By: Jae Jones
Bordentown, New Jersey best known for being home to “Tuskegee of the North” a prestige Historical Black School in the North. The school was modeled after Booker T. Washington’s school, and set on 400 acres. The school was able to self-sustain all on its own. What is probably one of the most interesting facts is, the school was built by students.
There were 30 uniquely designed buildings, and most of the students had a hand in building them all. The school included labs, farm shops, and had a reputation for having and excellent academic curriculum, and was publicly funded by the state of New Jersey. For over 68 years, the school was a cultural utopia for young African Americans. A big supporter of the school was Albert Einstein. In 1955 the school was closed because of its non-compliance of the Brown vs. Board of education segregation; the school could not attract white students. However, this school closed but other schools that could not attract Black students remained open.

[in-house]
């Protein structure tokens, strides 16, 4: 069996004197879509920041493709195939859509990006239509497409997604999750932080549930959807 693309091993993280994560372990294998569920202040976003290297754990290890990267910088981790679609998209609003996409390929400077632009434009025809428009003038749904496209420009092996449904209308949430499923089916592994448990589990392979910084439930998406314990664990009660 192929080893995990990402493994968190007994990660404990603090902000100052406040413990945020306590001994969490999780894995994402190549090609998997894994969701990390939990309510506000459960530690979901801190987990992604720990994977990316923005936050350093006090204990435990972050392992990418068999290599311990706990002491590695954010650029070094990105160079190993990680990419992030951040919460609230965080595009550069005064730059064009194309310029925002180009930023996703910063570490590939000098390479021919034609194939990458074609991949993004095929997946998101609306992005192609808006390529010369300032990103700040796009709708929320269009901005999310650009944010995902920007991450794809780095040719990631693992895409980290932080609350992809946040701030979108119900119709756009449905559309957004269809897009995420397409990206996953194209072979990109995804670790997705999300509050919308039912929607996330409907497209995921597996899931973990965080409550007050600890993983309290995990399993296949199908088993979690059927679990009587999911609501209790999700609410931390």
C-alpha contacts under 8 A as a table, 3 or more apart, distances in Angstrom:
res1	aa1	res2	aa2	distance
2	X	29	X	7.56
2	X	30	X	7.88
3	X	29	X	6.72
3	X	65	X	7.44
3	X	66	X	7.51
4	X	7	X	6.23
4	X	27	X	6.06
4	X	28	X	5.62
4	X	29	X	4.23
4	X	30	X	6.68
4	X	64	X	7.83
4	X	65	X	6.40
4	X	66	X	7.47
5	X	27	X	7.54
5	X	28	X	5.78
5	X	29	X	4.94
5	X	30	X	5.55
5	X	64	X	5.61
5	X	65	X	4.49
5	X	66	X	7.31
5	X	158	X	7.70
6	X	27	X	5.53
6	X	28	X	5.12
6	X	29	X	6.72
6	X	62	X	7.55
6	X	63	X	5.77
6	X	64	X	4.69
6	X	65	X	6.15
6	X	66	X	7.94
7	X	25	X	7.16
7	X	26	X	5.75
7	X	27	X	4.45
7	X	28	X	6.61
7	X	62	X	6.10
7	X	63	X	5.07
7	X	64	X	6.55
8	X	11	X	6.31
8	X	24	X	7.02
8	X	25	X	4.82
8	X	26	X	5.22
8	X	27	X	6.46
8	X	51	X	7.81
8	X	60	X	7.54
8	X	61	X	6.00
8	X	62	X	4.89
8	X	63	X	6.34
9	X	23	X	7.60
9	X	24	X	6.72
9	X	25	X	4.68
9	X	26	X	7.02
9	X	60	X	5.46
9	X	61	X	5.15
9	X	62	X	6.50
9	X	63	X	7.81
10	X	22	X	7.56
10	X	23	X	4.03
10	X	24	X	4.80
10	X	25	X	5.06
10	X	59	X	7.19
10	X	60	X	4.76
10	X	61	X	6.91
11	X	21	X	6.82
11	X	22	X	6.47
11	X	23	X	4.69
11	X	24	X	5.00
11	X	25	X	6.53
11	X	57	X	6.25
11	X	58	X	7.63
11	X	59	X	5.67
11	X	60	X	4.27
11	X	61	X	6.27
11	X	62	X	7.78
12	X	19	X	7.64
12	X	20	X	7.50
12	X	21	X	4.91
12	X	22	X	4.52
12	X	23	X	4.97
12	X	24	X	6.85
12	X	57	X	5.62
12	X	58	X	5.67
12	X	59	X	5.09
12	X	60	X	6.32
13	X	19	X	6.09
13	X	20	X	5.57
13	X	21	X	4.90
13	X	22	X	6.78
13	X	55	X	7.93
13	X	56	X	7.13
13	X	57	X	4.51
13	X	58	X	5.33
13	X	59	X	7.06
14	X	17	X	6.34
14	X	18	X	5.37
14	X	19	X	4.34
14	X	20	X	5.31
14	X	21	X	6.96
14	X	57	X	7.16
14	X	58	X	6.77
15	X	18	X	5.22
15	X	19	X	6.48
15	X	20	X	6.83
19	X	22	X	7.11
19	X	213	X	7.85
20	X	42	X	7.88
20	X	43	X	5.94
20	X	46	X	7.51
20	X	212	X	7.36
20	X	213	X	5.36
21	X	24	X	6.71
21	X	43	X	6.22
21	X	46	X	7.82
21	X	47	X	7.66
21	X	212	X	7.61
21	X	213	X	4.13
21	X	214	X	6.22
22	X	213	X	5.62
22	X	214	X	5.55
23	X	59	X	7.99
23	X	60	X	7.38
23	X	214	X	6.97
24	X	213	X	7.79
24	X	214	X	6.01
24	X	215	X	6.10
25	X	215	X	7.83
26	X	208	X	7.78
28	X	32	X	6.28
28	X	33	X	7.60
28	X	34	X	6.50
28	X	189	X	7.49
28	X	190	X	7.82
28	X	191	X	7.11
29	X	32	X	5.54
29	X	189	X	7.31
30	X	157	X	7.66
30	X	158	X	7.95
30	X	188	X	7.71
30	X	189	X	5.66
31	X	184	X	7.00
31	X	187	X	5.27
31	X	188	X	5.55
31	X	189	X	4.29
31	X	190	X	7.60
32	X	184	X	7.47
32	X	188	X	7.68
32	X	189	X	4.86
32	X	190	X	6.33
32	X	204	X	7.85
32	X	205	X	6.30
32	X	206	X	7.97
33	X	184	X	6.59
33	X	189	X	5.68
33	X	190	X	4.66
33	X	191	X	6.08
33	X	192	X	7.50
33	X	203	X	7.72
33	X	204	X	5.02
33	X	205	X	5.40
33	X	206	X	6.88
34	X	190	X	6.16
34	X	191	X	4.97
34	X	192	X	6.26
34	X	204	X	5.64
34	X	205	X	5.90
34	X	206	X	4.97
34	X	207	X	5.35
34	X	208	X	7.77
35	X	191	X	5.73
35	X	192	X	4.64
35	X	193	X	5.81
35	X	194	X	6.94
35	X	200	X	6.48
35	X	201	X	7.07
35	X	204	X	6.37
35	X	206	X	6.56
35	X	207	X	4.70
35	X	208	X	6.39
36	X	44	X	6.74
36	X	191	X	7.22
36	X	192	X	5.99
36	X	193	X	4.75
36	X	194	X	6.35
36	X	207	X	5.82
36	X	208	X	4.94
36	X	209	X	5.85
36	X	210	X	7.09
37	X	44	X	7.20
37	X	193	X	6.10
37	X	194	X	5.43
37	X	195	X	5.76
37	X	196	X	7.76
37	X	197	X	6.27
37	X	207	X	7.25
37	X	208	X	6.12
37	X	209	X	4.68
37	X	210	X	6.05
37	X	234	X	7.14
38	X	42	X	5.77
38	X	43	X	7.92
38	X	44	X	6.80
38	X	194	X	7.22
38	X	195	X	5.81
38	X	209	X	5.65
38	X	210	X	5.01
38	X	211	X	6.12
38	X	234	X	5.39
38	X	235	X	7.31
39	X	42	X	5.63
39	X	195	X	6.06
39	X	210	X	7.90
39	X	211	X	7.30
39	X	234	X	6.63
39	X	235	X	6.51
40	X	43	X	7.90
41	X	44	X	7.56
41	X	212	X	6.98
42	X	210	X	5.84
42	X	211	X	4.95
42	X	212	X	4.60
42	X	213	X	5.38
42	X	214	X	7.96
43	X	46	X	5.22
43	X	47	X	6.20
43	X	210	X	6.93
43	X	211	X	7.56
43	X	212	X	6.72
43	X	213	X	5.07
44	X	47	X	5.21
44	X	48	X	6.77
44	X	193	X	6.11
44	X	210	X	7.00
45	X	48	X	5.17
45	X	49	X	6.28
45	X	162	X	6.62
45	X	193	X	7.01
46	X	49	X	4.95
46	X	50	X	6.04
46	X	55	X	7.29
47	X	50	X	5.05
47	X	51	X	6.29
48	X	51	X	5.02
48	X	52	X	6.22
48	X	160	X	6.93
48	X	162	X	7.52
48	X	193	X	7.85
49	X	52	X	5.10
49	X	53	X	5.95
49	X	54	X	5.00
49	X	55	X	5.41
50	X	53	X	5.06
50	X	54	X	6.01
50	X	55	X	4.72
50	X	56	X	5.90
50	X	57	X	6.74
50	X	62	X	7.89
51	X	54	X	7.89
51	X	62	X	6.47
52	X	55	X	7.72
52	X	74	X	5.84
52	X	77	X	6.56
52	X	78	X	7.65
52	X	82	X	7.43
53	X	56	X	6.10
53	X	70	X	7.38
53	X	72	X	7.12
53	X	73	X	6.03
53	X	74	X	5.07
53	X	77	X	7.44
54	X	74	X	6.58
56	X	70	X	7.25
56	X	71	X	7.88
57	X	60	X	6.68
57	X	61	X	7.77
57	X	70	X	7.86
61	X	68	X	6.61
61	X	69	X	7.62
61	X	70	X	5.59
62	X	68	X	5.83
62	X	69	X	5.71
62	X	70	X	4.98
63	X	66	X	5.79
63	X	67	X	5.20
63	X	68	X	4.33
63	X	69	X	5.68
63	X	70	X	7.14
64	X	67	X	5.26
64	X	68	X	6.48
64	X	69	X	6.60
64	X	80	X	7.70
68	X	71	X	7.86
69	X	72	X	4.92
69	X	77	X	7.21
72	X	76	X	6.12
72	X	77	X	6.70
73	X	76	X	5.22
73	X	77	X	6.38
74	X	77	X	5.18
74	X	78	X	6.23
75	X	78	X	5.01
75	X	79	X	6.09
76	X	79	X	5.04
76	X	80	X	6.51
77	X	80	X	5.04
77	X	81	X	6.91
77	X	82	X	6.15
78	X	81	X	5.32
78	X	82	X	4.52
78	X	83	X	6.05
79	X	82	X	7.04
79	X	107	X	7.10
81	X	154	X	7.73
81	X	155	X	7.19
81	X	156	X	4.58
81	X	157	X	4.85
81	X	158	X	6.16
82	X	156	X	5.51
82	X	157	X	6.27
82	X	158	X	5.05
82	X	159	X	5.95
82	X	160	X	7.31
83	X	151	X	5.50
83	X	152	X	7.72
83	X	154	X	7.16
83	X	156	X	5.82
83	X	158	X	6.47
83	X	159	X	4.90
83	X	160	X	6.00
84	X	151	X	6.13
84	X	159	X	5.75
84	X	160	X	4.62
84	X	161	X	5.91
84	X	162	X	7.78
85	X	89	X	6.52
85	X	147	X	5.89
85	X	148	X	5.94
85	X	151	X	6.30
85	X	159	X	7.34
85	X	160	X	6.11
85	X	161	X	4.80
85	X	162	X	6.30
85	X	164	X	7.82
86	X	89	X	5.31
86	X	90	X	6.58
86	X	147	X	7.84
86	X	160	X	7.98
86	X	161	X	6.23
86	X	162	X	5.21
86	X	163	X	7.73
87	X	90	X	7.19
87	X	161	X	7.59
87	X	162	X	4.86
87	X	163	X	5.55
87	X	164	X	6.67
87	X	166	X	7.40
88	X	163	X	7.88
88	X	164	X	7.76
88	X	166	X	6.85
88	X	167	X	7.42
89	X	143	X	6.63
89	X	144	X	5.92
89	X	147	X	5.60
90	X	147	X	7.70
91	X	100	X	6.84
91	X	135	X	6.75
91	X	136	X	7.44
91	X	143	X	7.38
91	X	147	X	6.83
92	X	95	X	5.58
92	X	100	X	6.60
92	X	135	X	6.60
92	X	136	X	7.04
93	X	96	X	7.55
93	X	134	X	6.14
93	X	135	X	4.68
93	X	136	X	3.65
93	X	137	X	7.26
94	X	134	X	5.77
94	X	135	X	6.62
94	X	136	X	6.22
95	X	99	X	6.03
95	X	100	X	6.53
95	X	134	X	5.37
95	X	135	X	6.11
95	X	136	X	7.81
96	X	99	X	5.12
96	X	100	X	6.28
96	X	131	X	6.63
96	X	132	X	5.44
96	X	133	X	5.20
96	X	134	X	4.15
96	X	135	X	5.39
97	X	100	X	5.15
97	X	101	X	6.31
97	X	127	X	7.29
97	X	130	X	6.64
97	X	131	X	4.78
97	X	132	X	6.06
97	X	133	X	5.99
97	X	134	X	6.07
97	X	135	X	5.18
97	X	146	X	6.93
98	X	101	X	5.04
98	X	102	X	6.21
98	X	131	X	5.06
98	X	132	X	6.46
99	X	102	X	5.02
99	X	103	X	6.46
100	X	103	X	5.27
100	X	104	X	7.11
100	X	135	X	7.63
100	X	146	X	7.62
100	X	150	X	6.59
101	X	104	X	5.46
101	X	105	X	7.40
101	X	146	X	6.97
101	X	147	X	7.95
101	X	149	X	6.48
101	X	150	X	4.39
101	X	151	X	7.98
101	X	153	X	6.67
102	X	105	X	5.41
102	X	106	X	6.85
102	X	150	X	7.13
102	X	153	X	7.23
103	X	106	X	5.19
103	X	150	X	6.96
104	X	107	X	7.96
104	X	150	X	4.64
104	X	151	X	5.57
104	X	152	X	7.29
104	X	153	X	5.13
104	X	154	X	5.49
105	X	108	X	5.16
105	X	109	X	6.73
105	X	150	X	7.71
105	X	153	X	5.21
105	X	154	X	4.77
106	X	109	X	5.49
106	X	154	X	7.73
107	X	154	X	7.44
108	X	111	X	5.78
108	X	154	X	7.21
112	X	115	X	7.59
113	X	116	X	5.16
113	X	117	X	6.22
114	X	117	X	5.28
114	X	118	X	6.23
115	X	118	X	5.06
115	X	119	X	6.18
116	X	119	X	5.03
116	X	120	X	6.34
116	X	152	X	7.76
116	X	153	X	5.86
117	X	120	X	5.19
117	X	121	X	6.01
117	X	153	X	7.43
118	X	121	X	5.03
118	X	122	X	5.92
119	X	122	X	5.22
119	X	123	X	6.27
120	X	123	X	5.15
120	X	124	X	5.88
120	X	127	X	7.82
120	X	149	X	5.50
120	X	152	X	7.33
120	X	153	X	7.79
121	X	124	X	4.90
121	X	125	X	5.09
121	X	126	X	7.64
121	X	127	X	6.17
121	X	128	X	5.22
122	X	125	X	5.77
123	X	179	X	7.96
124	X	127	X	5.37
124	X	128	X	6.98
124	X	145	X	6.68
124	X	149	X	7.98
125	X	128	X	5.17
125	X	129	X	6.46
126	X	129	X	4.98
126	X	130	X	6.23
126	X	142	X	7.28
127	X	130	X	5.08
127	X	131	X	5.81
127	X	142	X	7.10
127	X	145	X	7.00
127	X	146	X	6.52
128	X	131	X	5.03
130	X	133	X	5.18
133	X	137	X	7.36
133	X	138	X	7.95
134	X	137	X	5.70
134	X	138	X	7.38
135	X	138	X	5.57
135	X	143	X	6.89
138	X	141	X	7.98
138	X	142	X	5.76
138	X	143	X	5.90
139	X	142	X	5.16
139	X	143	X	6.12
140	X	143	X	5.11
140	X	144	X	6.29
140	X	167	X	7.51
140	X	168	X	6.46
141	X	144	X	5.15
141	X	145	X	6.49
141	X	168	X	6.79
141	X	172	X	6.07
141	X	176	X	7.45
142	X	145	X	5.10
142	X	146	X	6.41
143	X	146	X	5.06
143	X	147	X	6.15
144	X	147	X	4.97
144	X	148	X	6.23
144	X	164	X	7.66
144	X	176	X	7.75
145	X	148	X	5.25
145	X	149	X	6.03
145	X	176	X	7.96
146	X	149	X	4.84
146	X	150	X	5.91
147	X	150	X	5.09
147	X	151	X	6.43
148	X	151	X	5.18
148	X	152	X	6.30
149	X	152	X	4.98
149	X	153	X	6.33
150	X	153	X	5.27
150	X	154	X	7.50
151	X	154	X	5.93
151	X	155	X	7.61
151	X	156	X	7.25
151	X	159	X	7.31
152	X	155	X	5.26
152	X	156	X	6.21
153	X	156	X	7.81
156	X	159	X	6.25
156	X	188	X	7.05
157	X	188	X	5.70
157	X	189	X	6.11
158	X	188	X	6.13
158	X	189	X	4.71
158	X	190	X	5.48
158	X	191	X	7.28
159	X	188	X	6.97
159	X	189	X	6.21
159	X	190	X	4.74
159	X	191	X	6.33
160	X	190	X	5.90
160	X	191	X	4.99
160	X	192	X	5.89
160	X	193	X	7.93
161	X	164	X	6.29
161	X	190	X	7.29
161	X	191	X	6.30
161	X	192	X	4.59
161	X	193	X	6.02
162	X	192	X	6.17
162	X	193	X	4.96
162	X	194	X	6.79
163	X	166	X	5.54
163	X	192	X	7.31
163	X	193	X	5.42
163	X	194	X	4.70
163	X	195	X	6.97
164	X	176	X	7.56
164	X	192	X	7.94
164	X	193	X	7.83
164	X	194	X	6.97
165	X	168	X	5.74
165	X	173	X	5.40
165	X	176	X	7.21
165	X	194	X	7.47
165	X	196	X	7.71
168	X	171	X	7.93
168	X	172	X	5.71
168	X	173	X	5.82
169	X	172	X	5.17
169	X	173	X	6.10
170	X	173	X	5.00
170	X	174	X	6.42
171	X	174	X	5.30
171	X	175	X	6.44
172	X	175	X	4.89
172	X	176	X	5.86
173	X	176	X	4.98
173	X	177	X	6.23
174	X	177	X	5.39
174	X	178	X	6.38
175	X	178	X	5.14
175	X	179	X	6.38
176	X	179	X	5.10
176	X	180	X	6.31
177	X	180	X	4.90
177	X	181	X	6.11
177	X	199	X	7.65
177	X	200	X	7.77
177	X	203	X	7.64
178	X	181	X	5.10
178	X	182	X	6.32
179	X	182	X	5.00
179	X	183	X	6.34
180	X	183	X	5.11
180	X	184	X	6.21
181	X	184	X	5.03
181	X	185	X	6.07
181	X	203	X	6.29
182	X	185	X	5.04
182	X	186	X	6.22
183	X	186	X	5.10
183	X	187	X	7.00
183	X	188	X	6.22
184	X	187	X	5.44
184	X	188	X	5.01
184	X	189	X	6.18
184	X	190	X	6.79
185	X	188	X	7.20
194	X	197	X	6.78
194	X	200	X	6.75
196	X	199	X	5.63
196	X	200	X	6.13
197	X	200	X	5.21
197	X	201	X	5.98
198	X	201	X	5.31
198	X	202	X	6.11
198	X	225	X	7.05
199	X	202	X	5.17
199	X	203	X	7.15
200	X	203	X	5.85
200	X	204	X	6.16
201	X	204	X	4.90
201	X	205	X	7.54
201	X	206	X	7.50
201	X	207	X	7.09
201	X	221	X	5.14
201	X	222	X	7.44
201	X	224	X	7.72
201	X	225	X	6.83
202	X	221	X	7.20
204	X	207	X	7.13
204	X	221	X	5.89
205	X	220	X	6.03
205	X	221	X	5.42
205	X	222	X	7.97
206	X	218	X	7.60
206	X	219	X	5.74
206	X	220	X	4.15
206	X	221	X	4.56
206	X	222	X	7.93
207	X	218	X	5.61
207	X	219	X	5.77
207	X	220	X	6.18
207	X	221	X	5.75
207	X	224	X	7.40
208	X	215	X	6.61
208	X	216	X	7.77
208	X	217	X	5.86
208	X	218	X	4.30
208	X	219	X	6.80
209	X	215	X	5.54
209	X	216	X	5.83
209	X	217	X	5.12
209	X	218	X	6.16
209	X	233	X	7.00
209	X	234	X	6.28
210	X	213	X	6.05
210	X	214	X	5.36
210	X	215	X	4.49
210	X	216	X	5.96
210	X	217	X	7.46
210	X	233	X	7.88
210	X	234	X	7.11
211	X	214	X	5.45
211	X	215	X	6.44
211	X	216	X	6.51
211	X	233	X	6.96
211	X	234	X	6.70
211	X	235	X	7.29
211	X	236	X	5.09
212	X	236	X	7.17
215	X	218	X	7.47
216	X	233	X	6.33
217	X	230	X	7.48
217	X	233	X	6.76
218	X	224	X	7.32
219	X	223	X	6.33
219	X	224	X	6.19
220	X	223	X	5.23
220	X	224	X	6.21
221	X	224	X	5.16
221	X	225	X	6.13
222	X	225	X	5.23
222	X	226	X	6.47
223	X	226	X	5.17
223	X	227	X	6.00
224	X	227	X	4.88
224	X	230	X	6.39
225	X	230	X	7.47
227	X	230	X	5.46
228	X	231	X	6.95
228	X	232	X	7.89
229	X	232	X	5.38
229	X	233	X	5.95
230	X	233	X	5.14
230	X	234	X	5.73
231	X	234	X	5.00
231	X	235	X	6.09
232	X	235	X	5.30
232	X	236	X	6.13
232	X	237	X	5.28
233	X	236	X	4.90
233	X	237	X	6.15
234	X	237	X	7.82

Students such as Barbara Wheeler who attended the school back in the 1950’s felt the school was one of the world’s best kept secrets. It is amazing how ex-slaves came together to help build schools such as the Tuskegee of the North. Not enough recognition is given to these schools, nor the people who helped build and educate the students who attended. However, a document released in 2010 told the story of the African-American landmark masterpiece creation. It was a reflection of the life on campus told through the voice of an alumni.